How do you help your child succeed in overall academic performance? By supporting your school’s music education program! English, Mathematics, Science and Foreign language skills are all positively impacted by your child’s participation in your school’s chorus, orchestra or band. While many schools are cutting or downsizing their existing music classes, research and experience bear out that music appreciation and music performance in school are central to developing the whole child. Studies confirm that participation in music makes an even greater impact upon the life skills and academic performance of financially challenged and other a-risk students. Music invites creativity, self-expression, healthy release of emotions and self-esteem. Music and the arts are a critical part of a thriving community.

RMF offers you advocacy tools such as local and national statistics, information regarding the “No Child Left Behind” act and two DVDs that can be used in multiple fashions – as educational or advocacy pieces.

Additionally, RMF provides coaching and designs plans for area music associations, parents, students, and educators to teach them how to advocate for their school music programs. To date, RMF has worked with four local districts, all of which have succeeded.

RMF Position Statement on Viable, Sequential & Enduring School Music Progams for All Children

(Approved by RMF Board of Trustees, May 2014)

“So strongly are school music instruction and ensemble opportunities correlated with persistence in school, college admissions and life skills that their value in the public school curriculum cannot be denied.  Taxpayers and the school boards that represent them should consider those experiences essential to the education of every student from elementary through high school.  The contributory value of those experiences is maximized if music instruction is integrated into the curriculum and provided by certified school employees in school facilities.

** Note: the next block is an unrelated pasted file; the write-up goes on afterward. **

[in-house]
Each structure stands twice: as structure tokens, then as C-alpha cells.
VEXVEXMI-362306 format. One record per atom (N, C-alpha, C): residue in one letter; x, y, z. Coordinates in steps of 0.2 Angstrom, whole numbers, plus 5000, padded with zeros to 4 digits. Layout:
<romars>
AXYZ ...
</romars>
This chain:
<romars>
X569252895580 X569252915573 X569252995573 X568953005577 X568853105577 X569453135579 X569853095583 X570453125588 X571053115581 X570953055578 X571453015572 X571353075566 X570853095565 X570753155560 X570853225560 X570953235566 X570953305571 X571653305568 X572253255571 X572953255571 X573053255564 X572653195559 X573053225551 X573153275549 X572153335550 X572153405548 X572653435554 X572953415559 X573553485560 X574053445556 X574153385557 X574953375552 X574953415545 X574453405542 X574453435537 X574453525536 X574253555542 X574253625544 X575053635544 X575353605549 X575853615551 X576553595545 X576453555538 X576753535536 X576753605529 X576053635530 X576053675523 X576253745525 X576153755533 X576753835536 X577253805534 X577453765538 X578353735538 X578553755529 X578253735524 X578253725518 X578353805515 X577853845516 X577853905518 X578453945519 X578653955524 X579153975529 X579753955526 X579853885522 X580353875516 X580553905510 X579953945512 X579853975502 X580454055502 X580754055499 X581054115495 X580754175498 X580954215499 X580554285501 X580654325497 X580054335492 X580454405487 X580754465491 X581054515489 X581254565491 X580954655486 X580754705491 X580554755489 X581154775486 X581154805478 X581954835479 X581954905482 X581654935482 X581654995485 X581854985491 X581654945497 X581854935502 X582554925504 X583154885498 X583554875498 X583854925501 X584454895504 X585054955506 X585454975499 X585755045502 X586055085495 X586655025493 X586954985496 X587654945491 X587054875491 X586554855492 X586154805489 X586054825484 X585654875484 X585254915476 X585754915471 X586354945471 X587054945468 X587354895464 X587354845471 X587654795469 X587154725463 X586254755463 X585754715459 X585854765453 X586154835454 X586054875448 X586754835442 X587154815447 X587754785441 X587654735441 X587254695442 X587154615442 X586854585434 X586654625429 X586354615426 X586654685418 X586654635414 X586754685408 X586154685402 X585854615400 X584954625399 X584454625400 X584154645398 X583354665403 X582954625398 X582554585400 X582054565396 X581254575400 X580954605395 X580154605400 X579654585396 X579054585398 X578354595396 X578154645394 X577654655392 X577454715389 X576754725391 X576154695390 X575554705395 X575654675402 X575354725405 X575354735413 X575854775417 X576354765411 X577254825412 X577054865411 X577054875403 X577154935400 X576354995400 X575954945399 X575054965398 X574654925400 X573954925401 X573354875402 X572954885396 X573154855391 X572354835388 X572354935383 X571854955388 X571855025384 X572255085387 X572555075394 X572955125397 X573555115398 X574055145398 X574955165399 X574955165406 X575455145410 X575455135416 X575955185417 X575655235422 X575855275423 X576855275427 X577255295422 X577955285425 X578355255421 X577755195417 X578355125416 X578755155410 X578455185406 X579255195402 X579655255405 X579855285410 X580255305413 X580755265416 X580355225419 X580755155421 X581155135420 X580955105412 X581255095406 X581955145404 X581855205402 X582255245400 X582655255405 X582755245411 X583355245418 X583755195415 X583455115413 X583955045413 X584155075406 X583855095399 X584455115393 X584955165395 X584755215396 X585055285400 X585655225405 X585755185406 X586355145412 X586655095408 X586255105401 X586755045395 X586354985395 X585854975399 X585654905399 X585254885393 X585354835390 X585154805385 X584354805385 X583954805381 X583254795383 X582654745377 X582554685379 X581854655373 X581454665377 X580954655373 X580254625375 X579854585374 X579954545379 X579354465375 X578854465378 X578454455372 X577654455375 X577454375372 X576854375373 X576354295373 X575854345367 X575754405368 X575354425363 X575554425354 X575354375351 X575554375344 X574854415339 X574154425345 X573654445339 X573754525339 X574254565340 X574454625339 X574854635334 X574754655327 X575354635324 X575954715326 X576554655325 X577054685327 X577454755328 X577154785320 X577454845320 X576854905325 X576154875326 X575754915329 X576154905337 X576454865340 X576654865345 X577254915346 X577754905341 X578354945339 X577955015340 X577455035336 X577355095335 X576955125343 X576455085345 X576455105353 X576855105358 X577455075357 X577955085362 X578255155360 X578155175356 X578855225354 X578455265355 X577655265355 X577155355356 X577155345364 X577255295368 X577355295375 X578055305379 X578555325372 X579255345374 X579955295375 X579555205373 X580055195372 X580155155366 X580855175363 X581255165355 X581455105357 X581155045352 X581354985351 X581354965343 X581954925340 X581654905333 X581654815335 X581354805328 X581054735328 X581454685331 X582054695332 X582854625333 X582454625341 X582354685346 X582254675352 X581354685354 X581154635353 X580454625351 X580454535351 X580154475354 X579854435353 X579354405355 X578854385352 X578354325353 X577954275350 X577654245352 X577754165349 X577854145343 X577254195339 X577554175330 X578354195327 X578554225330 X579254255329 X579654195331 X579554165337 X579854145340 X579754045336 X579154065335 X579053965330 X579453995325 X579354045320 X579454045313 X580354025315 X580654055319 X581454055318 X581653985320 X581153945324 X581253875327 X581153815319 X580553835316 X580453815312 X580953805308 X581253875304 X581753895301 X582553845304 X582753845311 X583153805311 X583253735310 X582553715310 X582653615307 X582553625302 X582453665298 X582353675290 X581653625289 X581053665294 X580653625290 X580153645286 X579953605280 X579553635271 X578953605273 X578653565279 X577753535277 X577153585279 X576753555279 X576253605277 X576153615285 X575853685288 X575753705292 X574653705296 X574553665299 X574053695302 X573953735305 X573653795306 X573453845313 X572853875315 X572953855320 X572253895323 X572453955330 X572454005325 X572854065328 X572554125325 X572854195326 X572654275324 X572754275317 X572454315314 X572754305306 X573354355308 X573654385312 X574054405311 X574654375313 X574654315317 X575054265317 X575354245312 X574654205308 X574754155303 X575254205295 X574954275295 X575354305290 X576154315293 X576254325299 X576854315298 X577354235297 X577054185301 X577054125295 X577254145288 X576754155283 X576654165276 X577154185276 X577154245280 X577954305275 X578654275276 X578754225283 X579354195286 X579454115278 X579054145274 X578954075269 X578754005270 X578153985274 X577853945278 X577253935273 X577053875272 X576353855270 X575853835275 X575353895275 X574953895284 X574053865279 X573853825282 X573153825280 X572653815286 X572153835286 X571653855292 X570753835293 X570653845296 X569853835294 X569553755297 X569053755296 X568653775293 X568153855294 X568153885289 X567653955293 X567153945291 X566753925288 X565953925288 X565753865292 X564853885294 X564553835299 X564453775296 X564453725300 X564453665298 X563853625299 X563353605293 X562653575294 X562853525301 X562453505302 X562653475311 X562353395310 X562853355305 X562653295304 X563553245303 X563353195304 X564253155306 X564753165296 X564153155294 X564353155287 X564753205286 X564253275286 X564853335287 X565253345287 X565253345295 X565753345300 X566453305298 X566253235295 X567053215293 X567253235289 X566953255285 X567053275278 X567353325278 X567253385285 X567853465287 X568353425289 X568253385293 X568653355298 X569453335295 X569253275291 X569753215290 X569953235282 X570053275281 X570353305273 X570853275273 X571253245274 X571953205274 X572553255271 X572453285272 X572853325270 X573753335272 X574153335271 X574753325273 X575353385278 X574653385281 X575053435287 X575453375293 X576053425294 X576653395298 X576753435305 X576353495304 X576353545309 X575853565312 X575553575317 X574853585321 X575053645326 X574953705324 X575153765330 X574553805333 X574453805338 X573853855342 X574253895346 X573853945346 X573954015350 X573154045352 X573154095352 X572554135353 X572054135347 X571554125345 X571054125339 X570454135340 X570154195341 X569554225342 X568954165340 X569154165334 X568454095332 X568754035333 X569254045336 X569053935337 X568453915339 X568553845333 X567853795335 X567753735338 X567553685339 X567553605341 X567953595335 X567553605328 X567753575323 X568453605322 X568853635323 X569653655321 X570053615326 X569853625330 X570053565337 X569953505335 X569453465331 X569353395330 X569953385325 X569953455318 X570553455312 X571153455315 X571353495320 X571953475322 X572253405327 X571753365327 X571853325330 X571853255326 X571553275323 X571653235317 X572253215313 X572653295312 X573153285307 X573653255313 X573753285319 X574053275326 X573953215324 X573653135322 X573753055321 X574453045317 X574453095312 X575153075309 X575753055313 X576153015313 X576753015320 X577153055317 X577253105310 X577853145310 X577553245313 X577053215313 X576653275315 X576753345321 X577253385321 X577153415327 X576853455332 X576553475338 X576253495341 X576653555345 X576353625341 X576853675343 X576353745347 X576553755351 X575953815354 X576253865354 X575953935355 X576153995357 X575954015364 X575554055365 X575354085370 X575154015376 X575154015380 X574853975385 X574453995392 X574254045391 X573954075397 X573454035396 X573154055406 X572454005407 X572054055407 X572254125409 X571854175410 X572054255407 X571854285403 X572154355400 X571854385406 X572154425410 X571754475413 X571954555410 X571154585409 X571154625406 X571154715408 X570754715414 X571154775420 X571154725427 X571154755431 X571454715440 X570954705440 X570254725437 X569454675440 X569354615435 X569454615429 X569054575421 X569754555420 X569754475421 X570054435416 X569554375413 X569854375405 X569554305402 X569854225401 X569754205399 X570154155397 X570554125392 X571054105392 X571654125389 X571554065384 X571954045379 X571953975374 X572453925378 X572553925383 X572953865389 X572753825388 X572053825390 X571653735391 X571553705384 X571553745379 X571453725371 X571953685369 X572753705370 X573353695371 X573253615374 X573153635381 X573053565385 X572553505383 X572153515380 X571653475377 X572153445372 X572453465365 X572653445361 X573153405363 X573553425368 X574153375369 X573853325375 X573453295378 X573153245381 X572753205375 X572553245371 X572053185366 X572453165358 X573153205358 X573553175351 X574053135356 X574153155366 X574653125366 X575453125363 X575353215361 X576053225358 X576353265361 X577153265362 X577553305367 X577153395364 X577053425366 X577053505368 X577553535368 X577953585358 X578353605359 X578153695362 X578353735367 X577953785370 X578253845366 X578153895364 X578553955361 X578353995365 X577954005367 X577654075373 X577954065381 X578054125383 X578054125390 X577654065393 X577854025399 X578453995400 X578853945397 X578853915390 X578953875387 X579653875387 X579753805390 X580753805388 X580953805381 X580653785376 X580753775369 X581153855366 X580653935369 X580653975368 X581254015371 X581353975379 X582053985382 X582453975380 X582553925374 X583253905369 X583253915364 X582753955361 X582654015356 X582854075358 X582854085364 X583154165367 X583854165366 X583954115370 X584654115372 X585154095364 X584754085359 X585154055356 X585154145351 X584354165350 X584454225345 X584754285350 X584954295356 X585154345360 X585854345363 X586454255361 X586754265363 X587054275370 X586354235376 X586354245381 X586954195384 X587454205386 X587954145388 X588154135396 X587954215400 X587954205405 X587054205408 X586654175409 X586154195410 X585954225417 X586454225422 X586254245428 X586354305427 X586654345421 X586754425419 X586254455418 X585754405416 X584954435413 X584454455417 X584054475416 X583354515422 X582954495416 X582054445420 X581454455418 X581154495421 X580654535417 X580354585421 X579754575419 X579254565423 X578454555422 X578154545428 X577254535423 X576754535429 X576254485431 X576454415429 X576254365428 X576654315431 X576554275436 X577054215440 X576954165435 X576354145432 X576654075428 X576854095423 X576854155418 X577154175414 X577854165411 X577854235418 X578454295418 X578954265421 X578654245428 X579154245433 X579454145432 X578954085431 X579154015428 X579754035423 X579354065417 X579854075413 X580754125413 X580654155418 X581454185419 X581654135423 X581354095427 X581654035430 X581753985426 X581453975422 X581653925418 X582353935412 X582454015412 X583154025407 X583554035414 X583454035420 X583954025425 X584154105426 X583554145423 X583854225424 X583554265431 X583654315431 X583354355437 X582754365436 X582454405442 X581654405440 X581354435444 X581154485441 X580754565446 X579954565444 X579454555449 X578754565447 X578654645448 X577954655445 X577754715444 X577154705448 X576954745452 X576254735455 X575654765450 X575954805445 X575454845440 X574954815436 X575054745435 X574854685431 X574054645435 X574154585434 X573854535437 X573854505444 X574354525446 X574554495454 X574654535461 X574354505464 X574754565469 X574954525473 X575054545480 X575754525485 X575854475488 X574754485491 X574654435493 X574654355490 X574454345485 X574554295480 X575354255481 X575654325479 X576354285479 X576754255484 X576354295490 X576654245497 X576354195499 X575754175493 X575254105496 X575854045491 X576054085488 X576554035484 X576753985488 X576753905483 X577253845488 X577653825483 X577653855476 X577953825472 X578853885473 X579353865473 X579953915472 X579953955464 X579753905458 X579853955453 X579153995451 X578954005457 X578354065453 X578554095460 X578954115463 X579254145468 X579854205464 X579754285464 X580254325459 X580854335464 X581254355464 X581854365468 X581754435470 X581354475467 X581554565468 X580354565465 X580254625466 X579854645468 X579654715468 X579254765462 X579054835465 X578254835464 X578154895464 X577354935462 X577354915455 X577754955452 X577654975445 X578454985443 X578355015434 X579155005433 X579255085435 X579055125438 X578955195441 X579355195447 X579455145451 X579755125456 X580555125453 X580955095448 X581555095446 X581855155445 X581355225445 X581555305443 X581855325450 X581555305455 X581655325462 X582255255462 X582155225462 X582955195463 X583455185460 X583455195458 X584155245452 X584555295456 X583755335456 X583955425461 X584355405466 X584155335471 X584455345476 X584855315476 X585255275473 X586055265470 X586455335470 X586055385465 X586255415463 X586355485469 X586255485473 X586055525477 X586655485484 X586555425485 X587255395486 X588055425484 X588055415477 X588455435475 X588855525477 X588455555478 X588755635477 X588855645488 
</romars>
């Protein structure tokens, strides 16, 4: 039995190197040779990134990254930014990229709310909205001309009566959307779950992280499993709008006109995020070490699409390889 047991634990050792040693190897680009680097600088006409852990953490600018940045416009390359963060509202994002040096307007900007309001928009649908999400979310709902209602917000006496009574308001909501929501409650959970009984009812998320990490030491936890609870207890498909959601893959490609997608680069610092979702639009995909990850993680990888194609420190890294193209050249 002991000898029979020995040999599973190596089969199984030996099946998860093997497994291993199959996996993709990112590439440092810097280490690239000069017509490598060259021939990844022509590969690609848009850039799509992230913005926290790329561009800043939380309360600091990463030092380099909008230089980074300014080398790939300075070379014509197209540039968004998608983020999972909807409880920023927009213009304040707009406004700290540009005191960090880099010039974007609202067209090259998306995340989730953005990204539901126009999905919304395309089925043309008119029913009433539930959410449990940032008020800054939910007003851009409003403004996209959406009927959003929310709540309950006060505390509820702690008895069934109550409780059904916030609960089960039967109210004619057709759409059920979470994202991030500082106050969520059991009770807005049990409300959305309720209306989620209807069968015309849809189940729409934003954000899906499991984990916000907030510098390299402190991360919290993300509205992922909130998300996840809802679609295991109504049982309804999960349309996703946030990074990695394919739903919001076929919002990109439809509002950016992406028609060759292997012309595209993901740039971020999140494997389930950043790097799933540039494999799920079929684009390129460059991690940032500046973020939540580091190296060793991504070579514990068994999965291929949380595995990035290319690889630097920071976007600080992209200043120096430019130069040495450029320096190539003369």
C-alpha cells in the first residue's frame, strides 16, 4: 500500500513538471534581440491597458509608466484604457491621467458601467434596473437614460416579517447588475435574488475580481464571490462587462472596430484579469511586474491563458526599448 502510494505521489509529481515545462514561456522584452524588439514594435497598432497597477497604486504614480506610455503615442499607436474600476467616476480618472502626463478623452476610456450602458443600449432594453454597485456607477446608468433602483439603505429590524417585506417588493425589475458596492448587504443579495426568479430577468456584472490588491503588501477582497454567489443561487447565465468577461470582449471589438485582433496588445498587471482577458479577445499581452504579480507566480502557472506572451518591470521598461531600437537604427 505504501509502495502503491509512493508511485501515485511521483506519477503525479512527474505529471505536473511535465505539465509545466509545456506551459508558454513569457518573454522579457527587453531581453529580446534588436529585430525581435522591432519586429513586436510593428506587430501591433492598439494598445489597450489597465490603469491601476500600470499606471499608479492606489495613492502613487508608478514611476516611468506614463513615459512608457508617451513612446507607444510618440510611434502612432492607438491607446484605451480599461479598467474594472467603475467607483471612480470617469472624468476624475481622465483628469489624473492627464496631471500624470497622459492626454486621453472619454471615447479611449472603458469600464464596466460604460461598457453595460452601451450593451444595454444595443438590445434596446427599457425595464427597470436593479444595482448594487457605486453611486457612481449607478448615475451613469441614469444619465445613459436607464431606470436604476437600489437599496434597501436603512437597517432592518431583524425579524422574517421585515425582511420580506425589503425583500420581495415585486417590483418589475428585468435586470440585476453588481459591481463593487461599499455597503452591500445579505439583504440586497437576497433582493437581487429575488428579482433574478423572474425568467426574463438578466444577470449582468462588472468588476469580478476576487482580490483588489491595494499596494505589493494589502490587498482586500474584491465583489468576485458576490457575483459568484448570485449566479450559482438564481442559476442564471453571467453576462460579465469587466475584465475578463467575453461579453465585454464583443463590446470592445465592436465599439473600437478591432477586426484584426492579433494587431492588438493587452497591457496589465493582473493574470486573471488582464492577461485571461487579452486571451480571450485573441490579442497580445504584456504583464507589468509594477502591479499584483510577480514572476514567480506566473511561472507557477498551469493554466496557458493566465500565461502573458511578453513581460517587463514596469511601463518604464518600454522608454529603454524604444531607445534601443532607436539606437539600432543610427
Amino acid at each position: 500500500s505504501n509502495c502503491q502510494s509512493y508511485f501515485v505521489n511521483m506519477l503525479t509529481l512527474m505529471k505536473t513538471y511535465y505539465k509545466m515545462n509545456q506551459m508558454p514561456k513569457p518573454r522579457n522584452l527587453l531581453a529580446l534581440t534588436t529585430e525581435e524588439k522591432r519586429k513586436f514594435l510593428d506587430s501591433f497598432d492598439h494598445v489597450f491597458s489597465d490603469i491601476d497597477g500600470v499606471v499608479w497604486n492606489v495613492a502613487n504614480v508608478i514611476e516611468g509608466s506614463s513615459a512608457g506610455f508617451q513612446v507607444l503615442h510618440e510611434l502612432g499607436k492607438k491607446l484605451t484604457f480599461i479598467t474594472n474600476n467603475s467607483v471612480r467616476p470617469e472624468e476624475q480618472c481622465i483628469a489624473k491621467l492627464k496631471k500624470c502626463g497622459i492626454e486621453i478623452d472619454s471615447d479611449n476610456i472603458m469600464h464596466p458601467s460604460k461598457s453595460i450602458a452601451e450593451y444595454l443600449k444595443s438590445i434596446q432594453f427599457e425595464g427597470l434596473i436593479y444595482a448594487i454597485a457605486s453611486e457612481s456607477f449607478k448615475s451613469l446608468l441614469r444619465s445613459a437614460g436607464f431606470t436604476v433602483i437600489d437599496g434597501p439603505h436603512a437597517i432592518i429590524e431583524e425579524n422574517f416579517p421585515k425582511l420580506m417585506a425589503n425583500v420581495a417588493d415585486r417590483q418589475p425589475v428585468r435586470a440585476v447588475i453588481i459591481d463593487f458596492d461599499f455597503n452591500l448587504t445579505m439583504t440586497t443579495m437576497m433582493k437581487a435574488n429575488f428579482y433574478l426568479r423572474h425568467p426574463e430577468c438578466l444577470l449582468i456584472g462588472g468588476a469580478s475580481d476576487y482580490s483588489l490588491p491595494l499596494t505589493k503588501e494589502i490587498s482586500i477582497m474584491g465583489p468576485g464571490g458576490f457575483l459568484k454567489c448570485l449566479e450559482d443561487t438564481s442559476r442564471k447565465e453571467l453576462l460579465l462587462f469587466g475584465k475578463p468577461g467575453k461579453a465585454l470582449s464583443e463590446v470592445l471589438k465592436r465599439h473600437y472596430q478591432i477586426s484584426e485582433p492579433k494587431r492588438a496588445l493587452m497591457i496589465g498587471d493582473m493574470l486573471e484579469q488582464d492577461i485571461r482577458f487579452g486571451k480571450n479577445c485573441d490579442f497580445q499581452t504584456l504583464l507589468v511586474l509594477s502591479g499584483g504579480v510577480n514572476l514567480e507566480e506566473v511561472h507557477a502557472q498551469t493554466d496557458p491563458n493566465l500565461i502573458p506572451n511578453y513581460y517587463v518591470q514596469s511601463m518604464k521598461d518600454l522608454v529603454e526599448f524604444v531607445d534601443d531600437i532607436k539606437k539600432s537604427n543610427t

Begun in 1928 as the Reading Musical Foundation’s inaugural music outreach effort, “Music in the Schools” deliberately stages music enrichment programs in the schools.  Doing so conveys the value of music instruction and ensembles to students and their parents.  That message is muddled unless we give music instruction the same time and space as other core academic subjects.

For the same reason, only the direct employment of music faculty fully articulates the value those teachers provide to our students.  There is good reason why music teachers are typically held in high esteem by their students and why troubled students often confide in them to the exclusion of other school professionals: Music teachers must first master a difficult set of skills before they can consider teaching.  They are invariably highly disciplined and passionate about what they do.  And their own ensemble training as musicians breeds an appreciation for the value of teamwork that is healthy for students to emulate.

RMF strongly supports music in the schools, by the schools, and through certified music teachers employed directly by the schools.”

National Statistics and Facts